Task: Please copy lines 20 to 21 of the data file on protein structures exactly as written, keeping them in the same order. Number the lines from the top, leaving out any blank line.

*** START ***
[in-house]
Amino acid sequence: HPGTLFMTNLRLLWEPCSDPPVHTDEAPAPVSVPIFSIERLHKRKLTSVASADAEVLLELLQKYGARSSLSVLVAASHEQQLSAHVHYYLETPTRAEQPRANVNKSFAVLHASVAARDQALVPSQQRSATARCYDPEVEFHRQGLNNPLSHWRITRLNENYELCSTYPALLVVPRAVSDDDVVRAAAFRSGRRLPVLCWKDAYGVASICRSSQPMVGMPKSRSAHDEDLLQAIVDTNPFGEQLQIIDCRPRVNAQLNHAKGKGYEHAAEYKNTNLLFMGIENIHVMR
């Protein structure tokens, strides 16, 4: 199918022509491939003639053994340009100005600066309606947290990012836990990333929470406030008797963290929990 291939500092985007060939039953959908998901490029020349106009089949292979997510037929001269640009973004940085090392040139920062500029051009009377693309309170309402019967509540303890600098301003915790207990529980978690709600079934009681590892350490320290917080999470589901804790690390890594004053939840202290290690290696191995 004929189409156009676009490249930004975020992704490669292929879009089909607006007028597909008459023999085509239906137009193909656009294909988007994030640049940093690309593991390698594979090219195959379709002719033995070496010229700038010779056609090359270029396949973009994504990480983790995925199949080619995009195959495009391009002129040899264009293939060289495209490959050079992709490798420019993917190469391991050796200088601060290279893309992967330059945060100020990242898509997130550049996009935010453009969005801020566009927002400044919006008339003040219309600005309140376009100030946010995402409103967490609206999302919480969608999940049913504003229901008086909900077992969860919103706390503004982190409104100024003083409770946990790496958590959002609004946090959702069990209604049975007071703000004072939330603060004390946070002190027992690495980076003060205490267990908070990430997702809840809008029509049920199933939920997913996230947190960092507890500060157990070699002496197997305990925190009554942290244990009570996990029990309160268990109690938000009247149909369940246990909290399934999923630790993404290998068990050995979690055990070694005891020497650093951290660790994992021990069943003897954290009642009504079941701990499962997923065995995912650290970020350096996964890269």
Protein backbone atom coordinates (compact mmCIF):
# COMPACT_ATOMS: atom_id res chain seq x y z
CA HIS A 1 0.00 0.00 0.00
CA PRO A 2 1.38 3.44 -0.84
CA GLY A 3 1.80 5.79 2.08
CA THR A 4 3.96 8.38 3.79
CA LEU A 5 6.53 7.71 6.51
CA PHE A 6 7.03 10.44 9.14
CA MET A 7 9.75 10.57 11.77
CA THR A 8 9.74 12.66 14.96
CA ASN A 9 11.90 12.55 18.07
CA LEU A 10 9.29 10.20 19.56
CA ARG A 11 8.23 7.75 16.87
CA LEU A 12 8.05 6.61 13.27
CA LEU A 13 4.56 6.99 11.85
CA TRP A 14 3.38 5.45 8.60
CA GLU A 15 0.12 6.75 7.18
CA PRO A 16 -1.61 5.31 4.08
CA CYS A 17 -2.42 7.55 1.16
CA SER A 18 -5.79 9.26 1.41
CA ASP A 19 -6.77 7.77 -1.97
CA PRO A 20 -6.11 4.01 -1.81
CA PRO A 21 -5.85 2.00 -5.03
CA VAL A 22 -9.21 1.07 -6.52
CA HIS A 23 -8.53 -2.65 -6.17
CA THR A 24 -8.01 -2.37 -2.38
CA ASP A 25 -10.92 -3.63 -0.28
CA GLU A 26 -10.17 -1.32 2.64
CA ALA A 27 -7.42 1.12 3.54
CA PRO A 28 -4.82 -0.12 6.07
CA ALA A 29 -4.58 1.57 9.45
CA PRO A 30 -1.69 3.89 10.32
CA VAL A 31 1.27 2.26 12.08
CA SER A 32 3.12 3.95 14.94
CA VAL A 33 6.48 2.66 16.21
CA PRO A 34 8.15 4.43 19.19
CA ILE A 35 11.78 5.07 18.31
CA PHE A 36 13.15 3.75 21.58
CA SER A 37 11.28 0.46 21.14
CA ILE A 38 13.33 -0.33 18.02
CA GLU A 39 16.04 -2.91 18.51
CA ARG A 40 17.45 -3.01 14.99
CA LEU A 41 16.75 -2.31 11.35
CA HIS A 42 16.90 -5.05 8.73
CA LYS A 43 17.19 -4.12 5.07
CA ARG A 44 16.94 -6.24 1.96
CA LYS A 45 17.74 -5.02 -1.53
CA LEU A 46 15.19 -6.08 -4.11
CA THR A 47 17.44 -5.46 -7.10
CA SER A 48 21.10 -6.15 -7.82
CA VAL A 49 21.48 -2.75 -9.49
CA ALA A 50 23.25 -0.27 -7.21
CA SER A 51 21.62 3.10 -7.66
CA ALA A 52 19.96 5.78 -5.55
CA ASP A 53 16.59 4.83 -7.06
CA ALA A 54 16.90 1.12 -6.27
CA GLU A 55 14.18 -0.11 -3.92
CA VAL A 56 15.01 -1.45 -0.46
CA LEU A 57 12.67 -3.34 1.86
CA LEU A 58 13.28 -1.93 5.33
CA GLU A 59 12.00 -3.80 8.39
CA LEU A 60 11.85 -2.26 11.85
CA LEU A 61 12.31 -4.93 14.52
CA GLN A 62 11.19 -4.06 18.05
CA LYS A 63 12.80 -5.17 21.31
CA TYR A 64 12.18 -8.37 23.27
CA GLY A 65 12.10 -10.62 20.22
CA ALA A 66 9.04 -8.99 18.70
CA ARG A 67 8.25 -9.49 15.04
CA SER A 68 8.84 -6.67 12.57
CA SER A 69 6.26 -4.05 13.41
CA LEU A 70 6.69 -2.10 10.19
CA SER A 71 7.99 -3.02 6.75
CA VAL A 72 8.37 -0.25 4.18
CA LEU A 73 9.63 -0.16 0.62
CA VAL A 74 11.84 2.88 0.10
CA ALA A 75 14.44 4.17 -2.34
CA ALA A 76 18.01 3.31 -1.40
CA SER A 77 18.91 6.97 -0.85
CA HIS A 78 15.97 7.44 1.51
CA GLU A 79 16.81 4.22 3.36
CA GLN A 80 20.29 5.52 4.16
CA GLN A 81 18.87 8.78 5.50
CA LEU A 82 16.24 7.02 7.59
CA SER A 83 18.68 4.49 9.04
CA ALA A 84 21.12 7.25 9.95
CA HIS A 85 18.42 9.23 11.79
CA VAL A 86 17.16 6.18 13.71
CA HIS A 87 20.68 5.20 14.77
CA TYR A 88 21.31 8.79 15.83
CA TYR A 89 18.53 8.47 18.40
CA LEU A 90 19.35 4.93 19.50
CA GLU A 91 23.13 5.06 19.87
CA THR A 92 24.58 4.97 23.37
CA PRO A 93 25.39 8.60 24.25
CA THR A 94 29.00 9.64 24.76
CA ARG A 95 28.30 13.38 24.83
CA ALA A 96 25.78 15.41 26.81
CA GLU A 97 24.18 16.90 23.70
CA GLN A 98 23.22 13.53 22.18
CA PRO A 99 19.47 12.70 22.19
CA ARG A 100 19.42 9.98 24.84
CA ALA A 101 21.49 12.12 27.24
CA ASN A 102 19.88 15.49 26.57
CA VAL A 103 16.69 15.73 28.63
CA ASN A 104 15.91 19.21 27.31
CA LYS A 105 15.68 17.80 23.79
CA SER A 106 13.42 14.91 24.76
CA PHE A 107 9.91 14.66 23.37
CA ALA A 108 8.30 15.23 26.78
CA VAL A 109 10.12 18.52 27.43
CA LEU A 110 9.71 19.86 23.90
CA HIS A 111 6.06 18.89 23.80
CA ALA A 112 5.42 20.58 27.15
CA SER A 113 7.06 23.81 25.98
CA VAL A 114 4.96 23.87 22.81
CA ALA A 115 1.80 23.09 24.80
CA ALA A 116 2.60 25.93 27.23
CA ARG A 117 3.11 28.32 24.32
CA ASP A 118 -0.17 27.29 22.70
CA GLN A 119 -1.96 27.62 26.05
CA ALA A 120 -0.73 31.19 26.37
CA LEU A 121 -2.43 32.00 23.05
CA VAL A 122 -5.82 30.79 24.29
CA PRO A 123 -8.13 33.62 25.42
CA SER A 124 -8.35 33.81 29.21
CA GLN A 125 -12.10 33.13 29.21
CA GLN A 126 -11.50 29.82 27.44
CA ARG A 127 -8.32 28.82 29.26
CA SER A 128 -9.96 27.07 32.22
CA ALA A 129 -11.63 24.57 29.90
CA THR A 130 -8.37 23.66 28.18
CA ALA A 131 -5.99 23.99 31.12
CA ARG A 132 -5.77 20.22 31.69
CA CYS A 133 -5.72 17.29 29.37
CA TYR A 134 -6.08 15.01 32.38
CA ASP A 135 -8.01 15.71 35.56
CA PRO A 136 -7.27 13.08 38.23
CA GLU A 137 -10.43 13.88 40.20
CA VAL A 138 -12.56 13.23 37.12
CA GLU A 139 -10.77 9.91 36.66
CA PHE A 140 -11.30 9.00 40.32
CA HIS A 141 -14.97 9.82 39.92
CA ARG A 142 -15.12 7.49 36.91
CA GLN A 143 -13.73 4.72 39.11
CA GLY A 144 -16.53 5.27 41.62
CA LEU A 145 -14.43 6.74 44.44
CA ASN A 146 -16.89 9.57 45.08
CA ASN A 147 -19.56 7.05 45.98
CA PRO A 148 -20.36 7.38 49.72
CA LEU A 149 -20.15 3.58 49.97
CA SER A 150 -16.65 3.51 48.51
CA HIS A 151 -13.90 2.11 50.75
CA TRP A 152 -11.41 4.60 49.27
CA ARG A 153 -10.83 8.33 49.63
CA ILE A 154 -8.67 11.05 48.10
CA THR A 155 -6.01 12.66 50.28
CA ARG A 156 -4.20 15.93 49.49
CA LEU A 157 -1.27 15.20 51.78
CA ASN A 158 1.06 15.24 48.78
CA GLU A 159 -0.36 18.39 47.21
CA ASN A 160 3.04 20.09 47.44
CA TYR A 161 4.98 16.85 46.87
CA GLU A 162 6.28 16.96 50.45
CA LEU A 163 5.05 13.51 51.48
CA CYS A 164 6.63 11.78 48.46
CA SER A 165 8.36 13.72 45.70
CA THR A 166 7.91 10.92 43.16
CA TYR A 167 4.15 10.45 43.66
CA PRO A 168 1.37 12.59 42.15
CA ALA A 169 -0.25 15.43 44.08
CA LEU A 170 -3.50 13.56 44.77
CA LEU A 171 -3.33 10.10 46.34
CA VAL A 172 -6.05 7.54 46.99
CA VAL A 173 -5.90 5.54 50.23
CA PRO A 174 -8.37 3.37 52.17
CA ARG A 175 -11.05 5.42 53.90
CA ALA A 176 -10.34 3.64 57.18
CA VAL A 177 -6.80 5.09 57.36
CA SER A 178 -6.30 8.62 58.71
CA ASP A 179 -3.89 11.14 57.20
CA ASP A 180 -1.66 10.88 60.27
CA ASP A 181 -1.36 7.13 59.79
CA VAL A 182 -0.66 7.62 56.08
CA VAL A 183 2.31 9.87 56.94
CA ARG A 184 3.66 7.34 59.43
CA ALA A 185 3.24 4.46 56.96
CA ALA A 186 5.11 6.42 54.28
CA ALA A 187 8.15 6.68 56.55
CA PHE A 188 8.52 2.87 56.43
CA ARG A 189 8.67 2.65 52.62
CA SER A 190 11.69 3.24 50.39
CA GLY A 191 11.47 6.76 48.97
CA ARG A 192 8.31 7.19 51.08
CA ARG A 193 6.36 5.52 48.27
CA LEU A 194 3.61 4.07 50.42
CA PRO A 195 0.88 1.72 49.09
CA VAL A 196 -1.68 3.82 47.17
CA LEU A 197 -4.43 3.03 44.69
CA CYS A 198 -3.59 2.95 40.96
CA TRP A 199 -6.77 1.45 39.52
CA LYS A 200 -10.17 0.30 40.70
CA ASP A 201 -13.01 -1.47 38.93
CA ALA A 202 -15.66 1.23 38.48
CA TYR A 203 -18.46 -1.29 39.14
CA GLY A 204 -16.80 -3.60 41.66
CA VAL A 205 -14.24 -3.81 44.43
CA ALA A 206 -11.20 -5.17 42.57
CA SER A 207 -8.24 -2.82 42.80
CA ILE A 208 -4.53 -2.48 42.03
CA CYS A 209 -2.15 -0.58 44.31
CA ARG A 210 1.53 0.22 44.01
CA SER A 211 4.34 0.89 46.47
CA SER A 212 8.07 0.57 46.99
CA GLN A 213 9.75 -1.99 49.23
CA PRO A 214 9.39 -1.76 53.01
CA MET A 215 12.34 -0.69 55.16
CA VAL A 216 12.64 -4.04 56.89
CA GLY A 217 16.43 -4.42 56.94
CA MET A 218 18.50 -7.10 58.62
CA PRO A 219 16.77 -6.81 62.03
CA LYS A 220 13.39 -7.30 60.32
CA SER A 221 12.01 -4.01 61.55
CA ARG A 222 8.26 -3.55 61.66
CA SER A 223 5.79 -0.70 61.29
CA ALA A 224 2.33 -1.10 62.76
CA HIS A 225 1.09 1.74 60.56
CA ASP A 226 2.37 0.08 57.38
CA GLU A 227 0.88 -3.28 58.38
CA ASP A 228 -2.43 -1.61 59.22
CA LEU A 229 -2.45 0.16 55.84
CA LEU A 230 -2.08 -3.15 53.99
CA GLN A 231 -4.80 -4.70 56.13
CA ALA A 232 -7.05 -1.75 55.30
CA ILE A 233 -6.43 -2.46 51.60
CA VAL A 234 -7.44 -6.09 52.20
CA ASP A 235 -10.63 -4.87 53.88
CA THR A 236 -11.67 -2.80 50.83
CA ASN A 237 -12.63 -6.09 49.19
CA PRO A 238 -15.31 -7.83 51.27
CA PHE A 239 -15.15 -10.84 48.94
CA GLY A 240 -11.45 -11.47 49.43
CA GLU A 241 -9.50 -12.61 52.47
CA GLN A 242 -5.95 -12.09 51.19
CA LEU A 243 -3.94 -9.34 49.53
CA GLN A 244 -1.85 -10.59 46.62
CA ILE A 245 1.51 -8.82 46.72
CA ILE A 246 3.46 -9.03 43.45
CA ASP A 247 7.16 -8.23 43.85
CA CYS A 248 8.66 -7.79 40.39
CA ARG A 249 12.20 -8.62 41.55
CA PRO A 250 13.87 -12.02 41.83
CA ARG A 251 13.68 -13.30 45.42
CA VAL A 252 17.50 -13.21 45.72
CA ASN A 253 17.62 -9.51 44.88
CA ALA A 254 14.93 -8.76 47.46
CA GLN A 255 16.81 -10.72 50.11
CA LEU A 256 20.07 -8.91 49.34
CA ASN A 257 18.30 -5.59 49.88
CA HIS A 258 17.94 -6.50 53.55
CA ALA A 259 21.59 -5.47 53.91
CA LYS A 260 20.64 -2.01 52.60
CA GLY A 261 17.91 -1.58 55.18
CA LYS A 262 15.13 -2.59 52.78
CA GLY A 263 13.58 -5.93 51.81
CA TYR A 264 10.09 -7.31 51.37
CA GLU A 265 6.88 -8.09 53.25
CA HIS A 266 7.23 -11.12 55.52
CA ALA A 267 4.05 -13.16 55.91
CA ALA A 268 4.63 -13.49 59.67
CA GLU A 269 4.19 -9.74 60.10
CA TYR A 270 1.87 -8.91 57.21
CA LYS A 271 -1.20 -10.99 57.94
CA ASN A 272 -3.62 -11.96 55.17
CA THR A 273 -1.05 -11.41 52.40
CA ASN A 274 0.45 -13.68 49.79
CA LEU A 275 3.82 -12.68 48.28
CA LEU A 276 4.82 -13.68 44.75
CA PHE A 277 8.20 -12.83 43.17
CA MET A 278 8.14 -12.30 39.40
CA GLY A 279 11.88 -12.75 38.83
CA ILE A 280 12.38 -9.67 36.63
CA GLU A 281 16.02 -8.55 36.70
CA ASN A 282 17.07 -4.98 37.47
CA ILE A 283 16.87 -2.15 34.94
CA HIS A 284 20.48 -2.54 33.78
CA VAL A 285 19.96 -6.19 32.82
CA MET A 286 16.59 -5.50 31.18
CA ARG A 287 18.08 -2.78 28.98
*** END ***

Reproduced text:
CA GLU A 15 0.12 6.75 7.18
CA PRO A 16 -1.61 5.31 4.08